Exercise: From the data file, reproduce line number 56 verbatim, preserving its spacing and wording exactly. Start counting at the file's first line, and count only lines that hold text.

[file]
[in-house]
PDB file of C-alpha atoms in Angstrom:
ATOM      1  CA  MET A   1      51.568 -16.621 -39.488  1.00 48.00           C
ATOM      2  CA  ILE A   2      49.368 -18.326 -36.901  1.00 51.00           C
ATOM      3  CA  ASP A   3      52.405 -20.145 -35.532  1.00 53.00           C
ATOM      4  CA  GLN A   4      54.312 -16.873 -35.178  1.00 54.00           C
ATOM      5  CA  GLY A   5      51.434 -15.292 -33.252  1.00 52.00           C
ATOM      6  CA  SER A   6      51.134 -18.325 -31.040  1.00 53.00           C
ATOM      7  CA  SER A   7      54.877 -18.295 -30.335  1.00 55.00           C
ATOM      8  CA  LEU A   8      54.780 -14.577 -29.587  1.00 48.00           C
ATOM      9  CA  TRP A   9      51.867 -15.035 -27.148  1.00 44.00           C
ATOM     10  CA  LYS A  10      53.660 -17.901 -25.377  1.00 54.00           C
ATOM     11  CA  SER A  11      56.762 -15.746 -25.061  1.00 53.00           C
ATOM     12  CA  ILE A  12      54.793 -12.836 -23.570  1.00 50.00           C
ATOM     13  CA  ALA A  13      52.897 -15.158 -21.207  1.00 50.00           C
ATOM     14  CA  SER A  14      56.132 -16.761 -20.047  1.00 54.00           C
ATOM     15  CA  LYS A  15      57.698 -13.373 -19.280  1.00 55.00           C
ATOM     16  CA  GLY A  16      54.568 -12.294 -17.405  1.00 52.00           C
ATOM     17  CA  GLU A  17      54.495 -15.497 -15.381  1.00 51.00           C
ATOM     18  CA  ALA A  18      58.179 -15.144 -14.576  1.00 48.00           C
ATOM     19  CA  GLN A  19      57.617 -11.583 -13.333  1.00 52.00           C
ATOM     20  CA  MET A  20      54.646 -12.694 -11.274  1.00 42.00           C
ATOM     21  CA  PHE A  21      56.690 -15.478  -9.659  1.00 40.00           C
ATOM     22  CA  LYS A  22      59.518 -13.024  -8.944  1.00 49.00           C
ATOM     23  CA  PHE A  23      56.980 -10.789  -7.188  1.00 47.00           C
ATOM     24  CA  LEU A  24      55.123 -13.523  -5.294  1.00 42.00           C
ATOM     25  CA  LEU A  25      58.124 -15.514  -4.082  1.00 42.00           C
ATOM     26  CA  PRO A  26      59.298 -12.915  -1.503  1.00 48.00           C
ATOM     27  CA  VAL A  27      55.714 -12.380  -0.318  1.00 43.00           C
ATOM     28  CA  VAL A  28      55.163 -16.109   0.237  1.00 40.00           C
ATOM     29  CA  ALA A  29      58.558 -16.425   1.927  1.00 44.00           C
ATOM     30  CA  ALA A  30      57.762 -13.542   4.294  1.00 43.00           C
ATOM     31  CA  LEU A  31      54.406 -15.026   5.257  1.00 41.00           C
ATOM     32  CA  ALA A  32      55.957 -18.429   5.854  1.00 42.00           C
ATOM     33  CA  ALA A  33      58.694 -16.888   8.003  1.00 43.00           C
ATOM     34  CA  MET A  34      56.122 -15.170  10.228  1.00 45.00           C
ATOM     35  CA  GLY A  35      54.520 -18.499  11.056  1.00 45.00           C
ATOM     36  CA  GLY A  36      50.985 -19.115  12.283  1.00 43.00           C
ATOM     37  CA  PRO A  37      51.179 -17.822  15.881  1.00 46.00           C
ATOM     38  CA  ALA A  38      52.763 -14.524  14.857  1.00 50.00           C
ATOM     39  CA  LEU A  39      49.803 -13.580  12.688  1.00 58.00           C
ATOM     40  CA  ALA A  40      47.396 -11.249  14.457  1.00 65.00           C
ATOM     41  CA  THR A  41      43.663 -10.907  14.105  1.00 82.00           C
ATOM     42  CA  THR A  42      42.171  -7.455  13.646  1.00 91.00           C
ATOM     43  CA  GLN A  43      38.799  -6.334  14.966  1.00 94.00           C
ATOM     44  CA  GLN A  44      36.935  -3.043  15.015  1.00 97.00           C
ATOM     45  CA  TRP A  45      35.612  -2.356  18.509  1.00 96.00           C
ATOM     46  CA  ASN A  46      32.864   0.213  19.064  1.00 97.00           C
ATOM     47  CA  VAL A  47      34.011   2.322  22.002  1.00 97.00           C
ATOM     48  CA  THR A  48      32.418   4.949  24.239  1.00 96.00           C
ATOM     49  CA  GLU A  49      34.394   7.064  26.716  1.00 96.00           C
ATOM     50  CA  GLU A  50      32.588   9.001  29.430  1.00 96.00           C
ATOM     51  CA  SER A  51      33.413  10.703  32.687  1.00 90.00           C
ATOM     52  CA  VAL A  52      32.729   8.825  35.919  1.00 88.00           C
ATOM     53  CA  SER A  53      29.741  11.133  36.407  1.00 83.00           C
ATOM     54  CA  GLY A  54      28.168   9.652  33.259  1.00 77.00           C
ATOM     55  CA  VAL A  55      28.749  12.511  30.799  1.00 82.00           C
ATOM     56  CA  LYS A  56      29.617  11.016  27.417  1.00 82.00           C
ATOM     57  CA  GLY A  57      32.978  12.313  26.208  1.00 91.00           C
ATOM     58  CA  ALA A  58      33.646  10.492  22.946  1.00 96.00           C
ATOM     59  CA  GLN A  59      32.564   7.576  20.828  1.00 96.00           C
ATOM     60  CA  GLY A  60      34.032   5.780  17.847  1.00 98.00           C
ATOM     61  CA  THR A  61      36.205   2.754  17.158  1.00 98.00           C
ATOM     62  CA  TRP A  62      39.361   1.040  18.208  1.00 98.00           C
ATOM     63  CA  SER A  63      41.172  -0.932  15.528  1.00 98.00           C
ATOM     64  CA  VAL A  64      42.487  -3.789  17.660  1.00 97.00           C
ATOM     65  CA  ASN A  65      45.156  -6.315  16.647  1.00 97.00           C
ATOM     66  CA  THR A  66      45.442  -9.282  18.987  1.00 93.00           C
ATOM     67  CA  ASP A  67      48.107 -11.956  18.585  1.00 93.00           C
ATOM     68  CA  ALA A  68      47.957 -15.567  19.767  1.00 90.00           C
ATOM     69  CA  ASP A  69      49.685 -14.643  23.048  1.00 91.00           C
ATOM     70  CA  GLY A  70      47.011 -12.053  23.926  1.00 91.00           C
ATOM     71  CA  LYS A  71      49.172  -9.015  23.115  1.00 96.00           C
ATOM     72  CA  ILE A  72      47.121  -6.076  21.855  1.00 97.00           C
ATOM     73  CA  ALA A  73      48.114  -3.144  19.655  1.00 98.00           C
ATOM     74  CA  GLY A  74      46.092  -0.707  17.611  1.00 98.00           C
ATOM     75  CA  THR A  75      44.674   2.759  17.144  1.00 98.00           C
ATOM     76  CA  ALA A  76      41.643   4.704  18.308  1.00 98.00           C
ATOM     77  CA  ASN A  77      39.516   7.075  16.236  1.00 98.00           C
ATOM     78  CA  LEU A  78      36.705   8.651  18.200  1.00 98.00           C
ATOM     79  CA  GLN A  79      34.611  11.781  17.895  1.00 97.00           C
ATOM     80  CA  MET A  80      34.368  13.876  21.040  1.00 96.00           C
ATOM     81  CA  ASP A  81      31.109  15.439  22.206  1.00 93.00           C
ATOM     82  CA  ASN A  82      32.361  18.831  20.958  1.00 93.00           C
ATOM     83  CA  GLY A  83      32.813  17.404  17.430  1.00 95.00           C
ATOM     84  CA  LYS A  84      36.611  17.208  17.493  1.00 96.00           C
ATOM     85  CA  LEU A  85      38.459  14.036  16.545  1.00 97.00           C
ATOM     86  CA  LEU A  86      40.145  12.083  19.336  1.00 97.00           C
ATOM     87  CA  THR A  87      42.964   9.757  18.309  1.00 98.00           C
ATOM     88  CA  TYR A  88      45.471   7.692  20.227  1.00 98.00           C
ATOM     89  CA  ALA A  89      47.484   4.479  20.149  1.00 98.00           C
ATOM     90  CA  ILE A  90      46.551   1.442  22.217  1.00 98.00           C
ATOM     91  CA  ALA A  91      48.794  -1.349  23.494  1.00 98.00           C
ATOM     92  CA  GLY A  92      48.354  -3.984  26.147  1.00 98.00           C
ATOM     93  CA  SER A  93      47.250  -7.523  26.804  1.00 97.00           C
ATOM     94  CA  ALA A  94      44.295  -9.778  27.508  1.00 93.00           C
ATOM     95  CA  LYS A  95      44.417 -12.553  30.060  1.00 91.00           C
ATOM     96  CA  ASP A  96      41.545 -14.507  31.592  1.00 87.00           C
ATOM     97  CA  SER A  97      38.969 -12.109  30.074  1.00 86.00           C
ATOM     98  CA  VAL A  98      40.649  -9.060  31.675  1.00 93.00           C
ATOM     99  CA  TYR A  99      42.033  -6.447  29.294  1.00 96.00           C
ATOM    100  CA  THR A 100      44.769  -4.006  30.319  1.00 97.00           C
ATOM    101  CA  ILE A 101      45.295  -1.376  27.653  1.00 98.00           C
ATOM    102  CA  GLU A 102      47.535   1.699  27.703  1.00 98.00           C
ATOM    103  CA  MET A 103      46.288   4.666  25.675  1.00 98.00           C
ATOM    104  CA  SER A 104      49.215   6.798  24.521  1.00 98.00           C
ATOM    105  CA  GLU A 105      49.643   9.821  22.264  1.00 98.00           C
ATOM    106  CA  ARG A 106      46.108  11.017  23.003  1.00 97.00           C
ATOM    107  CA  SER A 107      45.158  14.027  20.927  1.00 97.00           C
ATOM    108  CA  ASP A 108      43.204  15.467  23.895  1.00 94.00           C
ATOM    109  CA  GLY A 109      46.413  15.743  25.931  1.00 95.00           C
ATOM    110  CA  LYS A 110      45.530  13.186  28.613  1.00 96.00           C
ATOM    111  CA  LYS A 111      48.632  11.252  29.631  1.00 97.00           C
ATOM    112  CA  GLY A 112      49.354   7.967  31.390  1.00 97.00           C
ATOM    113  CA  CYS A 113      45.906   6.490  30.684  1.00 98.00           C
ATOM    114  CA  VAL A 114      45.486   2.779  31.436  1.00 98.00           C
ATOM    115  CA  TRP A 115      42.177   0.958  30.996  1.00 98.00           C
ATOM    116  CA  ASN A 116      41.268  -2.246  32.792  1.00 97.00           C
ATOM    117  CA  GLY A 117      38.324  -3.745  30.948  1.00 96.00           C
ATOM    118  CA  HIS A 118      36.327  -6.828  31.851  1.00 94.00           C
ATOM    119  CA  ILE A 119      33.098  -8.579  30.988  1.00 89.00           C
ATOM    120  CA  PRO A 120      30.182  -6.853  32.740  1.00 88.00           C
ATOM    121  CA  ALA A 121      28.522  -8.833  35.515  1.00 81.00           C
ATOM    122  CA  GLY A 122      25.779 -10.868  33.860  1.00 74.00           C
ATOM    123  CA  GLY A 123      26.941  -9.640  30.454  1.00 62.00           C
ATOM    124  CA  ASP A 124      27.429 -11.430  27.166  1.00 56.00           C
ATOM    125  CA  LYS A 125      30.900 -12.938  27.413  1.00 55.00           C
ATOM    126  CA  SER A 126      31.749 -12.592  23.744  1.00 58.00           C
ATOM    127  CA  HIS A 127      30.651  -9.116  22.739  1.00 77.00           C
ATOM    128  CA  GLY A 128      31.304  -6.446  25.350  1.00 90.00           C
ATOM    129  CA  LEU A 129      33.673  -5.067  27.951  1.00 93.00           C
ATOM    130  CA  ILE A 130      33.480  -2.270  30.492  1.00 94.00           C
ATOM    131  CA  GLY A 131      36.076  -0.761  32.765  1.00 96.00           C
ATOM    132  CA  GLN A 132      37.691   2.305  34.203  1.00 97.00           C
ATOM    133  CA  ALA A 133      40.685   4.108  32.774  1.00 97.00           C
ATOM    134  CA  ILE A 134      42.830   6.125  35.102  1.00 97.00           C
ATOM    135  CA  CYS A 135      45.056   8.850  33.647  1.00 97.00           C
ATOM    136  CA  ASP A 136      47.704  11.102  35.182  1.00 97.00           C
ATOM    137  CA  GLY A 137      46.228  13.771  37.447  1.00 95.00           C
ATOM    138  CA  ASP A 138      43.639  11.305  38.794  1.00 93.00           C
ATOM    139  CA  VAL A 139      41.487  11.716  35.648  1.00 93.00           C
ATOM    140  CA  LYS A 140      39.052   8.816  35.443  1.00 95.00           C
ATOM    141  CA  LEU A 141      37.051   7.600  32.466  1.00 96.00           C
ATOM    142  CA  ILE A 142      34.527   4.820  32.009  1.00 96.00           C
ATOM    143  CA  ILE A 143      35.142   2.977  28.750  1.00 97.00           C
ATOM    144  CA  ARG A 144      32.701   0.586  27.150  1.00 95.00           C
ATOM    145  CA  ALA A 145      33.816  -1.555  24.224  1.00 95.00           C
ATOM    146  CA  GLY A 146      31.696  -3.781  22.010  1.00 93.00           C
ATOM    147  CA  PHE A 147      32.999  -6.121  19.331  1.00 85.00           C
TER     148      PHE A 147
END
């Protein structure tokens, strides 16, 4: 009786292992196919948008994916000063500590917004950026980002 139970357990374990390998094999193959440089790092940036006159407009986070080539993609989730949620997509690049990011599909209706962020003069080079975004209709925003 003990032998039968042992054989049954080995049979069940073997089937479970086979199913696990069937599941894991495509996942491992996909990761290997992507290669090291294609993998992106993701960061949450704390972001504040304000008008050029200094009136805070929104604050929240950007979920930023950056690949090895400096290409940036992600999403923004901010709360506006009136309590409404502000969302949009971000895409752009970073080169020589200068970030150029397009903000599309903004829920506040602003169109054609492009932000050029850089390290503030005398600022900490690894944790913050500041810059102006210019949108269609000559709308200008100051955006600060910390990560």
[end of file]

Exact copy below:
ATOM     54  CA  GLY A  54      28.168   9.652  33.259  1.00 77.00           C